Most of the tested compounds—presented no cytotoxic activity in the tested concentration range (Table 2). The compounds 3d and 3o are characterized by a lower IC50 value of 86.55 μM and 49.47 μM, respectively, against human dermal fibroblasts compared with the other receiving compounds. The remaining tested derivatives may present a pro-proliferative effect on Normal Human Dermal Fibroblast (NHDF) cells. The compound 3m (563.49 μM) presented the highest IC50 value against NHDF from this series of derivatives.

2.2.2. COX-1 and COX-2 Inhibition Assay Results

All receiving 4,6-dimethyl-5-aryl/alkil-2-[2-hydroxy-3-(4-substituted-1-piperazinyl)propyl]pyrrolo[3,4-c]pyrrole-1,3(2H,5H)-diones presented activity against COX-1 and COX-2 (Table 2). Only one compound, 3e (0.64), is characterized by greater selectivity than that of Meloxicam (0.68). One compound, 3f, had a selectivity equal to that of meloxicam. The rest of the series had lower selectivity than Meloxicam. It was observed that the introduction of an additional fluorine atom into the phenyl ring leads to an increase in activity against COX-2 (comparison of compounds 3c and 3d). In addition, the replacement of the 3d phenyl ring with a 3e butyl group leads to an increase in activity against this COX isoform. For 3-chlorophenyl derivatives 3g, 3j, and 3n, no effect of the substituent at the R1 position on activity against COX-2 was observed. Taking into account the Selectivity Ratio, it was observed that the replacement of the heteroaromatic ring 3h3j with a methylsulfonyl group 3m3o leads to a decrease in selectivity against COX-2. Compounds 3a3d, 3h3m, and 3o indicated higher COX-1 inhibitory activity than Meloxicam. Only one compound from the series, 3e (56.43 μM), had higher COX-2 activity than Meloxicam (57.14 μM). The remaining compounds in the series indicated lower inhibitory activity against COX-2 than that of Meloxicam. The compound 3o (69.56μM) also has the highest COX-1 activity than Meloxicam (83.68 μM) and is the most active COX-1 compound in the series.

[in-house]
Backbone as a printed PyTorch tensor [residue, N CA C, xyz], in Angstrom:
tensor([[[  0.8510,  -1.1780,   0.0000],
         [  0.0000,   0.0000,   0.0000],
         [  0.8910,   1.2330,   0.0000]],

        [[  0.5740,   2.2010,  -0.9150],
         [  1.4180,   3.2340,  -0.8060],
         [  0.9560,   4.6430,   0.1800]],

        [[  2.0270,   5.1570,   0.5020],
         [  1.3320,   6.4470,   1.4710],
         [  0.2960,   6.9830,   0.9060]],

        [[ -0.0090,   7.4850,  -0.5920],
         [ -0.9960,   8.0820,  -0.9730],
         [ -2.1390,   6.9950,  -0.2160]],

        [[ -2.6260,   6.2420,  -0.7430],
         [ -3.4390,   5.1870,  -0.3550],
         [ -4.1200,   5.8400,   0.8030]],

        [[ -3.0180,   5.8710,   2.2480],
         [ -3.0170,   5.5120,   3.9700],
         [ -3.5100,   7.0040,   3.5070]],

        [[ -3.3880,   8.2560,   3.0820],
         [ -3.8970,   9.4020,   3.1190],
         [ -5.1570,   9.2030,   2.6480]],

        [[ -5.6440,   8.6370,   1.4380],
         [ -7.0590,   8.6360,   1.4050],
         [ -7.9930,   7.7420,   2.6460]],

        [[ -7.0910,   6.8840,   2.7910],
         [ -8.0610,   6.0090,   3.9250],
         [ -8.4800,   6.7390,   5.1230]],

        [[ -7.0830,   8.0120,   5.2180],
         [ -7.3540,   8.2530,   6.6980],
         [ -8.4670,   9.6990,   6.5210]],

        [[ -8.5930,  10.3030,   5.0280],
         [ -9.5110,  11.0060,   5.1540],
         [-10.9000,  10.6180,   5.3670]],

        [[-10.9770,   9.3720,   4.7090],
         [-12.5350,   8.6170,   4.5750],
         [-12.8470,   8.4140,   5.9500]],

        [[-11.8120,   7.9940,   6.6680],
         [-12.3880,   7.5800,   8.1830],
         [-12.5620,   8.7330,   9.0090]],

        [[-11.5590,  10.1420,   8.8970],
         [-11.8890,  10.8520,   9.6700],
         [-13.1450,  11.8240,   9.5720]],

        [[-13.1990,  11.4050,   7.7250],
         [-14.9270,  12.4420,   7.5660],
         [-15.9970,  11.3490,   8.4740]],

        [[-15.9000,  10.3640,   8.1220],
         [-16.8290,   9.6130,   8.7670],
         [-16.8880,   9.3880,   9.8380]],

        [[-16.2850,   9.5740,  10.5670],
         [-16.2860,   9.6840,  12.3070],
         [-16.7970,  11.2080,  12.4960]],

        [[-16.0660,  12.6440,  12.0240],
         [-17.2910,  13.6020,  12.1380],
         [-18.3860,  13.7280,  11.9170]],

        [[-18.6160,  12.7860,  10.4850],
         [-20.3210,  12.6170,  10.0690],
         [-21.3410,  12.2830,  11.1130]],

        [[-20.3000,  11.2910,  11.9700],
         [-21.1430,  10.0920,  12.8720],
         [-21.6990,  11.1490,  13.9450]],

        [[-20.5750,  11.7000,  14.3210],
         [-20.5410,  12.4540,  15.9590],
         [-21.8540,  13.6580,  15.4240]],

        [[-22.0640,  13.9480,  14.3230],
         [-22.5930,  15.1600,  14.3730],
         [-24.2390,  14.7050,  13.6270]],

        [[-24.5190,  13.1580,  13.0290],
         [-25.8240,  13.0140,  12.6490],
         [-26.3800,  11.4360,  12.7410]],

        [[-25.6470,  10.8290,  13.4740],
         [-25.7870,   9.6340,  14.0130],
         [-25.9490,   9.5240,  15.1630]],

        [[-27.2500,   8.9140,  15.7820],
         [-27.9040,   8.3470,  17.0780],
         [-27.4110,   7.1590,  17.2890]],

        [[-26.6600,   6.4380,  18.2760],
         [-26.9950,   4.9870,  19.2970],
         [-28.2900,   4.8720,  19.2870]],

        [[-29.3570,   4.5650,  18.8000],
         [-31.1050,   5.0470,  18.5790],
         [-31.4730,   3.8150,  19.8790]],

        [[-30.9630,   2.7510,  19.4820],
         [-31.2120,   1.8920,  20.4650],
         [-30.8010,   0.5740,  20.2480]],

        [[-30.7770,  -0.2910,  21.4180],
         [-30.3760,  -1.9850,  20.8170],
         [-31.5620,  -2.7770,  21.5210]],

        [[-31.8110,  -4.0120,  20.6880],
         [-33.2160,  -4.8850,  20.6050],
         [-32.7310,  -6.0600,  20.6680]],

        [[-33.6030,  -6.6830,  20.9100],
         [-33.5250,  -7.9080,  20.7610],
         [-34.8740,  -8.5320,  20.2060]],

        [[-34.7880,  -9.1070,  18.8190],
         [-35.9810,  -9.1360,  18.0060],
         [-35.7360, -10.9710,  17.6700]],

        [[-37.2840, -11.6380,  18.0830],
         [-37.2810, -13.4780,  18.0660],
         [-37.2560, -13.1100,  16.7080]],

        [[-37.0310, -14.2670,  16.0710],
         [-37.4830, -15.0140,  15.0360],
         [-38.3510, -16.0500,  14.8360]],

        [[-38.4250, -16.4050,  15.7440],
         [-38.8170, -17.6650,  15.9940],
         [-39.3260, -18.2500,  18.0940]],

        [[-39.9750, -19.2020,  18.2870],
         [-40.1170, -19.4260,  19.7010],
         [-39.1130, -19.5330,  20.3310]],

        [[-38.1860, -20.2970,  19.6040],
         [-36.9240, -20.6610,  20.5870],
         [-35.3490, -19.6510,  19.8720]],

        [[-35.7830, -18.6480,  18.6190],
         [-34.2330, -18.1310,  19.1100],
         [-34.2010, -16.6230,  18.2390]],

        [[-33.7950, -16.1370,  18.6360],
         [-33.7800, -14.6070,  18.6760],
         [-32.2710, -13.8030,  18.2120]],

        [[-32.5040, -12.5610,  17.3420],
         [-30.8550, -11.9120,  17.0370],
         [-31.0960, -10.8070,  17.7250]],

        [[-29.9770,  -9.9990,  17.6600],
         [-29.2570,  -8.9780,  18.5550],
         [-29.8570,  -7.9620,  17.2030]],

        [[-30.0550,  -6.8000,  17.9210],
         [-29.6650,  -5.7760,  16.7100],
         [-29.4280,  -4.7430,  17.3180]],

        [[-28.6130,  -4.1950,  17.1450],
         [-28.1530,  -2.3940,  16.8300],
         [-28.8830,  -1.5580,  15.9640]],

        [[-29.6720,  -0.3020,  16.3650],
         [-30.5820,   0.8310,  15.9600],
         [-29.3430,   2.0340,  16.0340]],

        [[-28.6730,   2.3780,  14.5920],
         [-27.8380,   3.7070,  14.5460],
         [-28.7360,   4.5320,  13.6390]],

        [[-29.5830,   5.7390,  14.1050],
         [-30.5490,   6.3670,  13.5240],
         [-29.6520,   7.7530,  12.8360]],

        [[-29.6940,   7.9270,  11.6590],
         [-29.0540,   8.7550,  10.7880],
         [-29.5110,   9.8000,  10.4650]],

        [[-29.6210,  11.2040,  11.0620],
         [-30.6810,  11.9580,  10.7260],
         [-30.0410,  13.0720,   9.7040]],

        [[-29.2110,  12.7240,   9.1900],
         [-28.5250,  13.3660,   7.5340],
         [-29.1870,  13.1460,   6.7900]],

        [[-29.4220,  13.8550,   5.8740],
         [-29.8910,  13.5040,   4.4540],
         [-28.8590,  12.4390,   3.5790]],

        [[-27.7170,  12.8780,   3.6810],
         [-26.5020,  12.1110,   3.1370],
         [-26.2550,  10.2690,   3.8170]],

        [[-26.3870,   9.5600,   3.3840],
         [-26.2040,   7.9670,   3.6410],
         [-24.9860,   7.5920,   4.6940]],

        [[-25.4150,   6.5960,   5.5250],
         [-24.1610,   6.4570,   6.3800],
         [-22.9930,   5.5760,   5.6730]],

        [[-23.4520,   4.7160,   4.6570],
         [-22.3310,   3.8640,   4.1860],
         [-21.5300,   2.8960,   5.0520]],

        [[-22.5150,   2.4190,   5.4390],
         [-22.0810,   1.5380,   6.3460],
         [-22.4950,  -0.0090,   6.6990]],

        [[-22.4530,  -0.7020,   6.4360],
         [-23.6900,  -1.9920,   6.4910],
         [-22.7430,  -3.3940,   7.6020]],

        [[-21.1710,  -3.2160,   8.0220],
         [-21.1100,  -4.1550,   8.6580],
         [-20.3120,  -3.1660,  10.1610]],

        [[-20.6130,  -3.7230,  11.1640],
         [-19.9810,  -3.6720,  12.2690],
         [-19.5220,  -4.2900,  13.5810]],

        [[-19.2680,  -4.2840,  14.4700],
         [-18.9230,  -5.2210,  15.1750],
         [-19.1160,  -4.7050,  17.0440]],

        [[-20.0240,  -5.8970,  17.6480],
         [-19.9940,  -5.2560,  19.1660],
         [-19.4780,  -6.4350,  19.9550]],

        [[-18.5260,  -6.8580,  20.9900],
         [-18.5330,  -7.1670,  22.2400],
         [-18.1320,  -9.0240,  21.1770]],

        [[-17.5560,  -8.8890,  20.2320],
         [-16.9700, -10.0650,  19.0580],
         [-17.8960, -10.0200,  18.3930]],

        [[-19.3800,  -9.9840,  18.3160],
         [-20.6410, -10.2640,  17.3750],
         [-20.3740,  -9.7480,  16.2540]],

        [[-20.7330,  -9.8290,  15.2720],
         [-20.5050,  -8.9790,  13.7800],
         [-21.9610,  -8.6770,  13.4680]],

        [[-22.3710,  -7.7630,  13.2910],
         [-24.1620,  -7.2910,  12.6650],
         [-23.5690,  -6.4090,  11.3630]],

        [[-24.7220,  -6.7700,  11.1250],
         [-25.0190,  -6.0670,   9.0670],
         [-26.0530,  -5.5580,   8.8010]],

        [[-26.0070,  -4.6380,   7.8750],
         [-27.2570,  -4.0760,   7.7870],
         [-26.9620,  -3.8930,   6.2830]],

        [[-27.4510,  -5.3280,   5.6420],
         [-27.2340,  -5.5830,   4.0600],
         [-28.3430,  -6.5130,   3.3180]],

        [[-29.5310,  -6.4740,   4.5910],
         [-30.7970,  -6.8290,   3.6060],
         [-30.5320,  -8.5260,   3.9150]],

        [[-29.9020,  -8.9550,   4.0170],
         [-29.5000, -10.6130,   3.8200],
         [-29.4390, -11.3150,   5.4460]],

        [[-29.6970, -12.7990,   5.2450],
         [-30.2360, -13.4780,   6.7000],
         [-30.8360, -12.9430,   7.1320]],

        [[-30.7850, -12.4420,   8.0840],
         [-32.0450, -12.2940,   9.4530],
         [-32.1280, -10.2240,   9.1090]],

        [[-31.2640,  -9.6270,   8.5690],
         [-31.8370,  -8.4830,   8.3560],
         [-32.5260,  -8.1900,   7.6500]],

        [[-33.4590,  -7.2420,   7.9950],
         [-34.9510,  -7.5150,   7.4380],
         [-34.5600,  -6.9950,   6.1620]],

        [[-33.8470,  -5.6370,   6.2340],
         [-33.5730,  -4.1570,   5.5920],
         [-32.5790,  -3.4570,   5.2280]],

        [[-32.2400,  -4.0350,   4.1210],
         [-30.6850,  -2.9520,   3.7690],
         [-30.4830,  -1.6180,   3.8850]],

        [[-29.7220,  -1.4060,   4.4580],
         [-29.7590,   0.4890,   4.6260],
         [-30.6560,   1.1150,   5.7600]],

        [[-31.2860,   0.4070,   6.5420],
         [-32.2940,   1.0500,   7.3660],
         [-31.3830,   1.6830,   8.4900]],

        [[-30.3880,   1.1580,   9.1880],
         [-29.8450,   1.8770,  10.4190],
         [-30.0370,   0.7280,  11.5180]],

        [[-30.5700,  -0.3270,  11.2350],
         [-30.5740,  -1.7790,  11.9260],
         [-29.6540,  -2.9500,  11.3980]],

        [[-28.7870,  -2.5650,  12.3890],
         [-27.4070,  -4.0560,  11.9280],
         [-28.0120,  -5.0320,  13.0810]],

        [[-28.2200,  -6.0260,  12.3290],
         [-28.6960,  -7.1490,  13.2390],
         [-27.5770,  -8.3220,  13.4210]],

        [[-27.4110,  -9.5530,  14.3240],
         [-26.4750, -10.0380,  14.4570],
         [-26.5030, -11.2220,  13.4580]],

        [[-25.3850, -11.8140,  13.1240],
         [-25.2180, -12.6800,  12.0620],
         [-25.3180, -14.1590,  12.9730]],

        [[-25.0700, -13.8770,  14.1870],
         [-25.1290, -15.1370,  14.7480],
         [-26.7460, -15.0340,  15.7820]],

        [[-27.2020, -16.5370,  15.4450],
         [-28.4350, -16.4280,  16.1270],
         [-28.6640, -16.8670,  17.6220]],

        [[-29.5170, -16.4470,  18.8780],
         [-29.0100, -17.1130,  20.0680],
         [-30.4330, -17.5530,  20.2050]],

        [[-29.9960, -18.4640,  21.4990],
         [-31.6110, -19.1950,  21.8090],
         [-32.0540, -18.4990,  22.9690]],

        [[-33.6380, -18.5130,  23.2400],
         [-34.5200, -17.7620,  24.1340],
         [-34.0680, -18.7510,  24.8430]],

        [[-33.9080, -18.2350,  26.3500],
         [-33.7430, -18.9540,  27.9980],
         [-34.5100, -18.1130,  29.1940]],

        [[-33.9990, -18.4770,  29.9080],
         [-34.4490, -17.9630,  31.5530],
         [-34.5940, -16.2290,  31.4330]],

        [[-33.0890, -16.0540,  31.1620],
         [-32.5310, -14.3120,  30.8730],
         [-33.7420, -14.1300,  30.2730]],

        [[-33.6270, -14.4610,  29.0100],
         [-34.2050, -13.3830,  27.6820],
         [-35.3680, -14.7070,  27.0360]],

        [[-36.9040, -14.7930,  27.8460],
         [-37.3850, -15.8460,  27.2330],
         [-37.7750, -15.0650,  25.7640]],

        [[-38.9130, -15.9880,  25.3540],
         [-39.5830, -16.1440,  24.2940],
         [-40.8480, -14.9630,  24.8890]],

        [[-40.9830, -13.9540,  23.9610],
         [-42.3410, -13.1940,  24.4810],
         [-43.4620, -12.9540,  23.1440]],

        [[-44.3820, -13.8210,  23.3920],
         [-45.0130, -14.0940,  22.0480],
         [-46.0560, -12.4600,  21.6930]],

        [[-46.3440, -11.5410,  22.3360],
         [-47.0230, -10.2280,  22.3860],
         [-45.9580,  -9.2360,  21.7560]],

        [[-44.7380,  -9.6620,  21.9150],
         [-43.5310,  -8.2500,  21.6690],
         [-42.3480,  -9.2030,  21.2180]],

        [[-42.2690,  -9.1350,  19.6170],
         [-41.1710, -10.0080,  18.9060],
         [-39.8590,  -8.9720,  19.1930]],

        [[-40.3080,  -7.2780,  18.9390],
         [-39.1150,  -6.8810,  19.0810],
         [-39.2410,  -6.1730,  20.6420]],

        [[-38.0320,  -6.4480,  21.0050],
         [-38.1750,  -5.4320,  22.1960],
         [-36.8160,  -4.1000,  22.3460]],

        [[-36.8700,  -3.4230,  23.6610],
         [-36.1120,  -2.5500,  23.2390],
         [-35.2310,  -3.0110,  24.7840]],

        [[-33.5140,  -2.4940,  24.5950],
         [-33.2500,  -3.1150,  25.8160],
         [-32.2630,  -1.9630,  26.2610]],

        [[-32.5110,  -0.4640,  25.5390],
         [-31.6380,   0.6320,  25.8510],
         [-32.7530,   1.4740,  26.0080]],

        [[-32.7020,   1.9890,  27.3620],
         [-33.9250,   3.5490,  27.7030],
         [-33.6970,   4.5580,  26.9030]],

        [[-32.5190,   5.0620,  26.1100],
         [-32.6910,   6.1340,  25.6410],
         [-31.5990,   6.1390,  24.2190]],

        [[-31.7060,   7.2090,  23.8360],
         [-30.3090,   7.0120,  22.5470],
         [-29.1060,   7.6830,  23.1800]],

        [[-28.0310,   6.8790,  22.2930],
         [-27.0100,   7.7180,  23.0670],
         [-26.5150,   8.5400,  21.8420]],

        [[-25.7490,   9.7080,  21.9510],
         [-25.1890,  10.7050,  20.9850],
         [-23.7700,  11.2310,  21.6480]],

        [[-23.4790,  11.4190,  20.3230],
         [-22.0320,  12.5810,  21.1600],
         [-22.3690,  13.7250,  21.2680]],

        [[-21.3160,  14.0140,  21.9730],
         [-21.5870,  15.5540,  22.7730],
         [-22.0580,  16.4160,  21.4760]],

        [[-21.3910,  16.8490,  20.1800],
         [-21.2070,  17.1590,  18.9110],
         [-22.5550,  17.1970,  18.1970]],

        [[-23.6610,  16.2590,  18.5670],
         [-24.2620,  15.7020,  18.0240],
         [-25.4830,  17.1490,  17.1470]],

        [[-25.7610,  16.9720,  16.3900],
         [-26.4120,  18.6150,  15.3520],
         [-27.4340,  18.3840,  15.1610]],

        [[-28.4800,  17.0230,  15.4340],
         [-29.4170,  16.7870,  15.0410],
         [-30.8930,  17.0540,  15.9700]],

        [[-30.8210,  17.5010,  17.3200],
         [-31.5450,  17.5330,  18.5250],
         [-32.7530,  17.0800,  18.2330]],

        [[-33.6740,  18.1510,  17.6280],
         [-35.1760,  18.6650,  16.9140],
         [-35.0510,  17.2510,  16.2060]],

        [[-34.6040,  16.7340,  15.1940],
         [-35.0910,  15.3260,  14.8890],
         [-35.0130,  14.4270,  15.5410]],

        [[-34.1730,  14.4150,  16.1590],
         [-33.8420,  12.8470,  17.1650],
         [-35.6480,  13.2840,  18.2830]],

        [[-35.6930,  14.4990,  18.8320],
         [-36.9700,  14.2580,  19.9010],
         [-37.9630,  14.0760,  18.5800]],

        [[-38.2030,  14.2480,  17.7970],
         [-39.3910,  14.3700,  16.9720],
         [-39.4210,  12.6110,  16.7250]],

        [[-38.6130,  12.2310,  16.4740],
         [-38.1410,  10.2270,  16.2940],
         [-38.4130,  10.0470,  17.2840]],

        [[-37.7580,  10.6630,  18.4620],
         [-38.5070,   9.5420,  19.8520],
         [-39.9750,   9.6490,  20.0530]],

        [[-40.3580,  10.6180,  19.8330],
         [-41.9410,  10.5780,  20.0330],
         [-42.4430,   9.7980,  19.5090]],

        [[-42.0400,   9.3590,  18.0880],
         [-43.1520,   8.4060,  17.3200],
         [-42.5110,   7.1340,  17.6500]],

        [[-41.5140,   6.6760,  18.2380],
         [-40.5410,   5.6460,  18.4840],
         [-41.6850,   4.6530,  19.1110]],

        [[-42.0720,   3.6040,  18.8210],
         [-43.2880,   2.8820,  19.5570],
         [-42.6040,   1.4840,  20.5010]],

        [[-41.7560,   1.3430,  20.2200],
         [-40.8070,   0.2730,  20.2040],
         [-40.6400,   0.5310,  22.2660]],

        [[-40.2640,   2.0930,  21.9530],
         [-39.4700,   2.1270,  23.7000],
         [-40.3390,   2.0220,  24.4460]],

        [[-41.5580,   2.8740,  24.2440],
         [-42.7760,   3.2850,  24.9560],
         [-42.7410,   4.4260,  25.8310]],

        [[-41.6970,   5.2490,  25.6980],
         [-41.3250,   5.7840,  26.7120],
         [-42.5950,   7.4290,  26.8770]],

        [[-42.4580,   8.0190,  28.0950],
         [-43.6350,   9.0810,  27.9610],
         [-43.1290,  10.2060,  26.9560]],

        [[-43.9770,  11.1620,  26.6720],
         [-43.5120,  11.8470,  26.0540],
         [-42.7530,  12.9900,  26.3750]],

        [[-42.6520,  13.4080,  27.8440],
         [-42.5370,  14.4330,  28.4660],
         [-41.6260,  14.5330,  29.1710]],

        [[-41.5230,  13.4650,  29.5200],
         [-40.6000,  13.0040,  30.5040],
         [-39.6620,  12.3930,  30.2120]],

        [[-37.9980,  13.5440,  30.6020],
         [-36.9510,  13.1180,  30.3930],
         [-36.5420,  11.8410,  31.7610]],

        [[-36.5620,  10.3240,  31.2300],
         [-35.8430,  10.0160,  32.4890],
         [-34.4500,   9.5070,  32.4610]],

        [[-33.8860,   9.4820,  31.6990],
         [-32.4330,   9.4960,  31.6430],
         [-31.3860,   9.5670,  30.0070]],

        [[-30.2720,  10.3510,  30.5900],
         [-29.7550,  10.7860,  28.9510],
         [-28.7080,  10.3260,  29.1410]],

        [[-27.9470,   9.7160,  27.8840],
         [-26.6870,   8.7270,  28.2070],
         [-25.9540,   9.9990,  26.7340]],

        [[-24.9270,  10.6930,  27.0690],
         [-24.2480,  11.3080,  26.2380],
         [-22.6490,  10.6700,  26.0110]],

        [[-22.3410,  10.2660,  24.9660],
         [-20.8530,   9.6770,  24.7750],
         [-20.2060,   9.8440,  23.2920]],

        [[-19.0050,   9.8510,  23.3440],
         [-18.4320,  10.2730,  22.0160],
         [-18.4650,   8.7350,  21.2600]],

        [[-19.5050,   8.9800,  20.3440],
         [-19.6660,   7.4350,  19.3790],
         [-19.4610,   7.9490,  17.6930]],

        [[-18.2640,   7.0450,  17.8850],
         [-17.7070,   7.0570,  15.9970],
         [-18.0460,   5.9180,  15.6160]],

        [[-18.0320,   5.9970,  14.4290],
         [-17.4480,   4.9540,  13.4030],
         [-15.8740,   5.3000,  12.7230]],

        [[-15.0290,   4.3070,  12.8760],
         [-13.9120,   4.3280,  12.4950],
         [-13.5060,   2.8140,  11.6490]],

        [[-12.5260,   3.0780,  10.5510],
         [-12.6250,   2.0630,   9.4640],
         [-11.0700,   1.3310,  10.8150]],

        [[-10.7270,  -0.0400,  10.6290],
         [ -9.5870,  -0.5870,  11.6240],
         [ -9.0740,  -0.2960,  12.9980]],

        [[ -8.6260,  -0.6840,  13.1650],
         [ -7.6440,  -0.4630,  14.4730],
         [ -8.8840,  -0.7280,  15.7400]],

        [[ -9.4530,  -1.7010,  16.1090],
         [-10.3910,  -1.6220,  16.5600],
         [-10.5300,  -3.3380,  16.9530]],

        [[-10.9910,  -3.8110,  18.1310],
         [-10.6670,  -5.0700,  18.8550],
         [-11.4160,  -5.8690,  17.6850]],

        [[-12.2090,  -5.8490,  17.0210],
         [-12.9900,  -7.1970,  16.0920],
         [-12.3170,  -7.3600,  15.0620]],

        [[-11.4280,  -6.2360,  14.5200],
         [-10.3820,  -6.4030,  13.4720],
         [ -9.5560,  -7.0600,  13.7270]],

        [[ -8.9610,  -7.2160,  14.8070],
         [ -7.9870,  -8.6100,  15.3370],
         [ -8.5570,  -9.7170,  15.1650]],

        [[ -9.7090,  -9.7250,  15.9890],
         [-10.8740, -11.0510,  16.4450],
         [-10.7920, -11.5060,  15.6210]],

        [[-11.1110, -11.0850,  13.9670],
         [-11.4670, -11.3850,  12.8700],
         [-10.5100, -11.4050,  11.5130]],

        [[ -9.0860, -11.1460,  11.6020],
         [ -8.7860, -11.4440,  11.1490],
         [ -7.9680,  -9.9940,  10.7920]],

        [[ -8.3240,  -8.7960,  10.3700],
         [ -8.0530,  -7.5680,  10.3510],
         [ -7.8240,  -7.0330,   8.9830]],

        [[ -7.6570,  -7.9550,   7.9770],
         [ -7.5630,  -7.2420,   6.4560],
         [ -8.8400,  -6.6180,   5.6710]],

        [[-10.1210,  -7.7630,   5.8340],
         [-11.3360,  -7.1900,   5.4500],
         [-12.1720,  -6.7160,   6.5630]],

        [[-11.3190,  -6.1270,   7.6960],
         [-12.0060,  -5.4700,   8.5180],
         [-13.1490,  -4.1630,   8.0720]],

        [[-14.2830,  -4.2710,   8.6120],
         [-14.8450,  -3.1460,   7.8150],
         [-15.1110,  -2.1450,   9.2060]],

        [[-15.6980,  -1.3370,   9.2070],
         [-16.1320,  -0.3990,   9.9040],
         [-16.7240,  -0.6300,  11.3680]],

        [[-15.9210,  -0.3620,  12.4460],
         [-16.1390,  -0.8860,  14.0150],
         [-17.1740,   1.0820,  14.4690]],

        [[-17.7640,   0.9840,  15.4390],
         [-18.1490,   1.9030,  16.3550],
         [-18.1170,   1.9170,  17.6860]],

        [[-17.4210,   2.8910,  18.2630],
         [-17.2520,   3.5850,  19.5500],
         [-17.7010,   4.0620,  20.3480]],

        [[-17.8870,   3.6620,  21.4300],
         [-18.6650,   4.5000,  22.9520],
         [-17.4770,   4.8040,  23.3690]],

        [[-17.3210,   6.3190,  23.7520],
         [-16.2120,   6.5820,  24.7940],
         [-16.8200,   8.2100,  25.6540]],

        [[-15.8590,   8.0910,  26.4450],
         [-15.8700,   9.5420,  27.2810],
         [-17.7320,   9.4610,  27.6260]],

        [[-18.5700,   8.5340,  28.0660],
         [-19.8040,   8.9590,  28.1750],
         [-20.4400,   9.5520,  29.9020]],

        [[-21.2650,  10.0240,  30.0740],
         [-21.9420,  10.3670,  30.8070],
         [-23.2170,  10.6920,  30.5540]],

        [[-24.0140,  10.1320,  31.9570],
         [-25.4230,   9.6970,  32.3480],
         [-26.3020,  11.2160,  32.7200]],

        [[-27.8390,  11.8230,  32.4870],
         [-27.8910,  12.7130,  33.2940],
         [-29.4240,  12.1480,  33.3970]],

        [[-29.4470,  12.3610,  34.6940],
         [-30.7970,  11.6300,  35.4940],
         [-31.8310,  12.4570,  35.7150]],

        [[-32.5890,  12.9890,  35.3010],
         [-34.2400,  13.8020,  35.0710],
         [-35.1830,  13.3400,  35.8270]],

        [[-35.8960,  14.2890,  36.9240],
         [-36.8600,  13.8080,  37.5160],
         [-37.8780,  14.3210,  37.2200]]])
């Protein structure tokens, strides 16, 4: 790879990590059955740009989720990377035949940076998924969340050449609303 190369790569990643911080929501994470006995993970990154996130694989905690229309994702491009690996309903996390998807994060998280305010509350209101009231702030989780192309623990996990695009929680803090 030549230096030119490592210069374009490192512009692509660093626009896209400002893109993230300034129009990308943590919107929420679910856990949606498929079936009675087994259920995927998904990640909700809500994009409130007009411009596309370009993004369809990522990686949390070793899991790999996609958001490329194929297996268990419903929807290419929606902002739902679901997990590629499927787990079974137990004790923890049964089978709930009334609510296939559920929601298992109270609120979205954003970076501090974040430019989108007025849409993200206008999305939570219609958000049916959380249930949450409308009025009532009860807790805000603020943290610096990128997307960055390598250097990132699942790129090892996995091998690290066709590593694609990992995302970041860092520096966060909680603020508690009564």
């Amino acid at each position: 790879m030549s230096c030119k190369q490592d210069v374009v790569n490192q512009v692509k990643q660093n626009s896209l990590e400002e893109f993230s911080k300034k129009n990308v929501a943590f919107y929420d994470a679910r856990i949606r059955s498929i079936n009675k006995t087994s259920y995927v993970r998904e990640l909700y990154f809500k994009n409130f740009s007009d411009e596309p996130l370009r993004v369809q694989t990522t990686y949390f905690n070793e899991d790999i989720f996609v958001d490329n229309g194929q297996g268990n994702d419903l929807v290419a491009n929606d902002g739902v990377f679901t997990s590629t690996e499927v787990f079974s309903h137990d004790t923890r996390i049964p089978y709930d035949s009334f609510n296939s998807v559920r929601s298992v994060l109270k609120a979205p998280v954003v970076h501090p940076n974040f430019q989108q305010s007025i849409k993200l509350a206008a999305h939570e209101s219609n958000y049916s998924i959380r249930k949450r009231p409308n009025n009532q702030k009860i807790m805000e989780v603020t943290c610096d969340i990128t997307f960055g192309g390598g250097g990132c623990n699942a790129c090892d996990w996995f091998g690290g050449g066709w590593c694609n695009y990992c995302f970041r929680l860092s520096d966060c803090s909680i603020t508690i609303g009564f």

2.2.3. LOX Inhibition Assay Results

All test compounds in the series presented inhibitory activity against 15-LOX (Table 2). Compounds 3c, 3e, 3f, and 3g had higher activity against LOX than Zileuton (13.37 μM) from the series of these compounds. The highest activity against 15-LOX from the series of these compounds is presented by the compounds 3c (12.72 μM) and 3g (12.80 μM).

2.3. Computational Studies

2.3.1. The Analysis of Physicochemical and Pharmacokinetic Properties of Designed Compounds